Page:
Subtract the 369 from the 400 (31) and 'bring down' the next pair of digits (so we are now aiming for 3100).

The digits we have so far in the answer are 6 and 3. Double 63 and then make it ten times bigger (1260). Use the same technique as before: find one thousand two hundred and sixty 'something', times 'something', that gets as close as possible to 3100 without exceeding it.

Our third digit will be 2, 1262 times 2 is 2524, 1263 times 3 would be too large.

Subtract to leave 576, bring down the next pair of digits, double the digits you already have, that's 632, which doubles to make 1264, now look for twelve thousand, six hundred and forty 'something' times 'something' to come as close as possible to 57,600 without exceeding it. That 'something' is 4 (check it), and so we continue until we have as many digits in our answer as we think we need.

Your task is to find the next digit (the answer is on the Hint page), check you can repeat the method for other square roots (use your calculator to check your answers). Try to account for the method and explain why it works?

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However did we manage before calculators? Let's think about that for a moment.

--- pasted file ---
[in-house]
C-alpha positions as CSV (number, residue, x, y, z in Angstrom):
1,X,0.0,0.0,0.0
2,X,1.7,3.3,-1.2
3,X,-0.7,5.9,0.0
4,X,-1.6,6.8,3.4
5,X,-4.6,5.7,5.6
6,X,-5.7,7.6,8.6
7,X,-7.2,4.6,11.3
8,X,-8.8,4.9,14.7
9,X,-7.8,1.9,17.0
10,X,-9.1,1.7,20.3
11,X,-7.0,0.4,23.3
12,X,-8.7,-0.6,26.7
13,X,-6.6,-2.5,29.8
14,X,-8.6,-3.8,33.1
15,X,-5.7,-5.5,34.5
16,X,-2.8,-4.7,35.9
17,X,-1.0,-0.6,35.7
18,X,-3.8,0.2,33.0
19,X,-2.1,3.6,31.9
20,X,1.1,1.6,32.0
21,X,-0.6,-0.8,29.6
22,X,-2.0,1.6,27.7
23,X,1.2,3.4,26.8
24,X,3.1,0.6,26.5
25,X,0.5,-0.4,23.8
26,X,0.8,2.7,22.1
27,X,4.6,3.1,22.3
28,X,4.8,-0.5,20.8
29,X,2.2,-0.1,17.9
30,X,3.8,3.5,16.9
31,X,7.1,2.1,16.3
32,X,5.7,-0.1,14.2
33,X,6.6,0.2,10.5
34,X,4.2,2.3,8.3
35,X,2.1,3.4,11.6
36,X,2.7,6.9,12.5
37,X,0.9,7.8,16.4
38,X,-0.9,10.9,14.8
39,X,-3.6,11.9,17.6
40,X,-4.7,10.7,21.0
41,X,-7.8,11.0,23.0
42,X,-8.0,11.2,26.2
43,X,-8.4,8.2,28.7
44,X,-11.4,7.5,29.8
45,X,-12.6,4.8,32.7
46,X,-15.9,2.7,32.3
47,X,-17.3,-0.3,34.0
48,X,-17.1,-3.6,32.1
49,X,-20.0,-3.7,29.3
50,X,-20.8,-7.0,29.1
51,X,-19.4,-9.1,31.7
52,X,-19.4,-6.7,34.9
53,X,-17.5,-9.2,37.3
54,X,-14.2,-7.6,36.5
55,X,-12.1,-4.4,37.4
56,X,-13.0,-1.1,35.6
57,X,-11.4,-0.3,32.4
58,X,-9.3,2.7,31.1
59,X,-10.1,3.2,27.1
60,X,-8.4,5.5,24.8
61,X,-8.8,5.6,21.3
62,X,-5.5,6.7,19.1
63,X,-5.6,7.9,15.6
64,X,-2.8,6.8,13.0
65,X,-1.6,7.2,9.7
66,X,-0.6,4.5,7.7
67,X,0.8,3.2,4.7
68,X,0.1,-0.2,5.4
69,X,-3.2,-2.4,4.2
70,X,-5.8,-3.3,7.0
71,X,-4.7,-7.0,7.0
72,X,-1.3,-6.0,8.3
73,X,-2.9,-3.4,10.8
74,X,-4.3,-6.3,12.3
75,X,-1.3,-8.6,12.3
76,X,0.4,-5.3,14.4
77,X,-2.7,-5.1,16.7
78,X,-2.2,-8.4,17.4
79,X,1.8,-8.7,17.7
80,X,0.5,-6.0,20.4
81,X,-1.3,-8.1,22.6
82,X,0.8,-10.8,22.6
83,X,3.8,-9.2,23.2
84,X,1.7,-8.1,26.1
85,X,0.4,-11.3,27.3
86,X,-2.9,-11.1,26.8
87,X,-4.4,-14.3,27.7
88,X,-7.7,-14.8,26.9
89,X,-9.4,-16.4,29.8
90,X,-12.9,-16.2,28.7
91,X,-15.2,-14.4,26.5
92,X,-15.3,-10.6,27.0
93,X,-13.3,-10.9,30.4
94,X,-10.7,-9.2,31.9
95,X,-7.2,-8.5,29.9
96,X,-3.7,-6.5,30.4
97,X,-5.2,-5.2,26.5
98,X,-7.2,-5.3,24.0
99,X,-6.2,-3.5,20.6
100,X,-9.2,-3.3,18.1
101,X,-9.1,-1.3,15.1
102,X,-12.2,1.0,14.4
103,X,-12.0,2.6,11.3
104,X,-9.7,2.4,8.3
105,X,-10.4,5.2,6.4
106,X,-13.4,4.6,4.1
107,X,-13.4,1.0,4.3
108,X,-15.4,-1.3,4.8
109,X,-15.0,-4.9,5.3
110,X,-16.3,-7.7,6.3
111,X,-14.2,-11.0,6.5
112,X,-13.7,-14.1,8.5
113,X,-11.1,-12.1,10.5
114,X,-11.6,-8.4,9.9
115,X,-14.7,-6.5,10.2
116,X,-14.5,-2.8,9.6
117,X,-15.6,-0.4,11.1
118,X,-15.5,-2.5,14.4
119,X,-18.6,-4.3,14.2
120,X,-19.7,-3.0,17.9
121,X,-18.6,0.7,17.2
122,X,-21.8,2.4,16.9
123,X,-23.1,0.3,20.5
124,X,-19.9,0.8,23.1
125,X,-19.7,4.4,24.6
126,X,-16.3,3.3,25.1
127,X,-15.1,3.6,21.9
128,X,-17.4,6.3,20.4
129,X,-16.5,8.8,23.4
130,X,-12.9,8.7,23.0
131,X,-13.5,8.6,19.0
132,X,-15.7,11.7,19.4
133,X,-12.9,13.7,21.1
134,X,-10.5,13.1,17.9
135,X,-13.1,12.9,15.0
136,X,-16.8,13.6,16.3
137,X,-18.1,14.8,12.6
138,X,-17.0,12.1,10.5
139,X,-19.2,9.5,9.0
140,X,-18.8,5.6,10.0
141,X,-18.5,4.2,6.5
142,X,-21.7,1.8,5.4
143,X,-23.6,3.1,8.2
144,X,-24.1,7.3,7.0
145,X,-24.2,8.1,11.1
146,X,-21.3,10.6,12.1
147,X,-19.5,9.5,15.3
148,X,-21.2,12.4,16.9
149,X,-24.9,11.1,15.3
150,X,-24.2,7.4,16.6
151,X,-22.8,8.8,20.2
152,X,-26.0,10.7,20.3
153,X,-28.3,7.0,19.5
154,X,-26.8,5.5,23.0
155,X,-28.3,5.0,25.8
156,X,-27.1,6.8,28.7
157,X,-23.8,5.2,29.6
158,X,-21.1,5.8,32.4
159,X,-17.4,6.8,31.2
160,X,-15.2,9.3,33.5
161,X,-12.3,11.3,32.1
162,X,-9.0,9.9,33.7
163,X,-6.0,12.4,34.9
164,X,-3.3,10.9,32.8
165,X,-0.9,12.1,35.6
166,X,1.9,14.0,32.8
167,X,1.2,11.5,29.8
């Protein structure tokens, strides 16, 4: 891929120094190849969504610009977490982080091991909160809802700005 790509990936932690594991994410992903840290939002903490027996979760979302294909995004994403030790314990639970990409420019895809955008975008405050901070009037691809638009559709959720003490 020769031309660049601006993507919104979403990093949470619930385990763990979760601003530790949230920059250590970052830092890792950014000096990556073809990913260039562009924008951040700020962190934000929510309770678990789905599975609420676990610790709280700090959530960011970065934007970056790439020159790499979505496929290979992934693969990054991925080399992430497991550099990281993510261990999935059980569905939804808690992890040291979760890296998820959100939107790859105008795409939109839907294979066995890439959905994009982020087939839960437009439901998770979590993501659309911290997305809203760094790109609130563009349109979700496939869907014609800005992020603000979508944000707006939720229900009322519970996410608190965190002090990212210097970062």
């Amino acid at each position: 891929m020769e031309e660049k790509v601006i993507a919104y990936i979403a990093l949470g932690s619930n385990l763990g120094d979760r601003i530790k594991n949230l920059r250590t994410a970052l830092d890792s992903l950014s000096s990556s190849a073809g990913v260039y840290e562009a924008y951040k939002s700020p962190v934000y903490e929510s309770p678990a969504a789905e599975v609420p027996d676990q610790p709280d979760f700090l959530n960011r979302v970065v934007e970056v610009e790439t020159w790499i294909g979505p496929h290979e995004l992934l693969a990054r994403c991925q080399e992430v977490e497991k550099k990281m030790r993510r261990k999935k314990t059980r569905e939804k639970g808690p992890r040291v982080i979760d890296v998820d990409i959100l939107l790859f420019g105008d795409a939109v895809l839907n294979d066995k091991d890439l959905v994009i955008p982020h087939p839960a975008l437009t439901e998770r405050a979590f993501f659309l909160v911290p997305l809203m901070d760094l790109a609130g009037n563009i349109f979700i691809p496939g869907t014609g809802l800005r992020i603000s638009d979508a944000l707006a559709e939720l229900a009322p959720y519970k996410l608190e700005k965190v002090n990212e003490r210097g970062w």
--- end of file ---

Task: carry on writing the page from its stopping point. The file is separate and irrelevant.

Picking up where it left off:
Just taking square roots as an example, every time we use Pythagoras to find the third side in a right-angled triangle we need to perform a square root. If it's the square root of a number like 4 that's easy : 2 . . plus or minus, if you like . . . but what if we needed the square root of 40?

Obviously it isn't 20, but what is it?

Now we do have a technique, one that we use in school from time to time, usually called 'trial and improvement', and it works like this: get close to the right answer, and then try to get closer still, being as systematic as possible, and continuing until we are close enough for our purposes.

Well that's good, it's nice to have a solution method, but before there were electronic calculators 'trial and improvement' could involve quite a lot of work, so people were motivated to find methods that used as little effort as possible.

Here's one of those methods, and your task is to decide how and why it works.

Click here to hear some audio or read the same explanation below the image.

Finding the square root of 40: